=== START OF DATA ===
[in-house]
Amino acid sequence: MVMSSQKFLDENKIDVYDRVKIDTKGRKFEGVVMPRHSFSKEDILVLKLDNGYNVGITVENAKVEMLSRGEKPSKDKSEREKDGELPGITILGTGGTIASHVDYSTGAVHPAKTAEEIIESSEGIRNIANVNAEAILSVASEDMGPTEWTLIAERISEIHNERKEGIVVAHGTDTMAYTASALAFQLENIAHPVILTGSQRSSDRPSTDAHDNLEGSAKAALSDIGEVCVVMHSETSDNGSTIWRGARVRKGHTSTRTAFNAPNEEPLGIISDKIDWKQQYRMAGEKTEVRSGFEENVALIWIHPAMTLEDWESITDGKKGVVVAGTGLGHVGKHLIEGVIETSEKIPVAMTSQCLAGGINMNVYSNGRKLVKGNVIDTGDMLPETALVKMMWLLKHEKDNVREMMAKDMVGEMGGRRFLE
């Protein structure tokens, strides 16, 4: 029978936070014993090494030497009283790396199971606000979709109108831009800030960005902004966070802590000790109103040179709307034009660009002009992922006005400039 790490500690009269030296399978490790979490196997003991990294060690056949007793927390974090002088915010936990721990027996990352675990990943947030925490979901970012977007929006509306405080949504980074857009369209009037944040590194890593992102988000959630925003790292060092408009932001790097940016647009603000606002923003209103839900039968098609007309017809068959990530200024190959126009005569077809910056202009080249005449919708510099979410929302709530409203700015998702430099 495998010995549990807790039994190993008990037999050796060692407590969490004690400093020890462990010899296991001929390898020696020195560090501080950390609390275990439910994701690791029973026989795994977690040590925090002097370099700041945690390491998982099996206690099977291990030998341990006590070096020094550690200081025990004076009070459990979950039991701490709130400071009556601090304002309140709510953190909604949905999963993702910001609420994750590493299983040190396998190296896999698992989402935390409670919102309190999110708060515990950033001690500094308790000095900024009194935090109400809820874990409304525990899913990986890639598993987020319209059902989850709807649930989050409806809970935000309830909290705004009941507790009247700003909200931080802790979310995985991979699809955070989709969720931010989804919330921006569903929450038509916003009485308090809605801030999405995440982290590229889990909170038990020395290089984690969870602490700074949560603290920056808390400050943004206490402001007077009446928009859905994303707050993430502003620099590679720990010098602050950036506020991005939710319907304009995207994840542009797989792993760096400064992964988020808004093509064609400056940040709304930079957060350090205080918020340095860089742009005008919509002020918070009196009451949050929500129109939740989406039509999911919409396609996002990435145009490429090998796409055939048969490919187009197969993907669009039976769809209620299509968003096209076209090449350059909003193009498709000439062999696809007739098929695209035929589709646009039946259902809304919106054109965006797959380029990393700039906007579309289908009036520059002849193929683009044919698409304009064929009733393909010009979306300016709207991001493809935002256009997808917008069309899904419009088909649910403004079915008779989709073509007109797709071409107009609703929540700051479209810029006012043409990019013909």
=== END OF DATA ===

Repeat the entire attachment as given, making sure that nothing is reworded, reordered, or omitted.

[in-house]
Amino acid sequence: MVMSSQKFLDENKIDVYDRVKIDTKGRKFEGVVMPRHSFSKEDILVLKLDNGYNVGITVENAKVEMLSRGEKPSKDKSEREKDGELPGITILGTGGTIASHVDYSTGAVHPAKTAEEIIESSEGIRNIANVNAEAILSVASEDMGPTEWTLIAERISEIHNERKEGIVVAHGTDTMAYTASALAFQLENIAHPVILTGSQRSSDRPSTDAHDNLEGSAKAALSDIGEVCVVMHSETSDNGSTIWRGARVRKGHTSTRTAFNAPNEEPLGIISDKIDWKQQYRMAGEKTEVRSGFEENVALIWIHPAMTLEDWESITDGKKGVVVAGTGLGHVGKHLIEGVIETSEKIPVAMTSQCLAGGINMNVYSNGRKLVKGNVIDTGDMLPETALVKMMWLLKHEKDNVREMMAKDMVGEMGGRRFLE
């Protein structure tokens, strides 16, 4: 029978936070014993090494030497009283790396199971606000979709109108831009800030960005902004966070802590000790109103040179709307034009660009002009992922006005400039 790490500690009269030296399978490790979490196997003991990294060690056949007793927390974090002088915010936990721990027996990352675990990943947030925490979901970012977007929006509306405080949504980074857009369209009037944040590194890593992102988000959630925003790292060092408009932001790097940016647009603000606002923003209103839900039968098609007309017809068959990530200024190959126009005569077809910056202009080249005449919708510099979410929302709530409203700015998702430099 495998010995549990807790039994190993008990037999050796060692407590969490004690400093020890462990010899296991001929390898020696020195560090501080950390609390275990439910994701690791029973026989795994977690040590925090002097370099700041945690390491998982099996206690099977291990030998341990006590070096020094550690200081025990004076009070459990979950039991701490709130400071009556601090304002309140709510953190909604949905999963993702910001609420994750590493299983040190396998190296896999698992989402935390409670919102309190999110708060515990950033001690500094308790000095900024009194935090109400809820874990409304525990899913990986890639598993987020319209059902989850709807649930989050409806809970935000309830909290705004009941507790009247700003909200931080802790979310995985991979699809955070989709969720931010989804919330921006569903929450038509916003009485308090809605801030999405995440982290590229889990909170038990020395290089984690969870602490700074949560603290920056808390400050943004206490402001007077009446928009859905994303707050993430502003620099590679720990010098602050950036506020991005939710319907304009995207994840542009797989792993760096400064992964988020808004093509064609400056940040709304930079957060350090205080918020340095860089742009005008919509002020918070009196009451949050929500129109939740989406039509999911919409396609996002990435145009490429090998796409055939048969490919187009197969993907669009039976769809209620299509968003096209076209090449350059909003193009498709000439062999696809007739098929695209035929589709646009039946259902809304919106054109965006797959380029990393700039906007579309289908009036520059002849193929683009044919698409304009064929009733393909010009979306300016709207991001493809935002256009997808917008069309899904419009088909649910403004079915008779989709073509007109797709071409107009609703929540700051479209810029006012043409990019013909």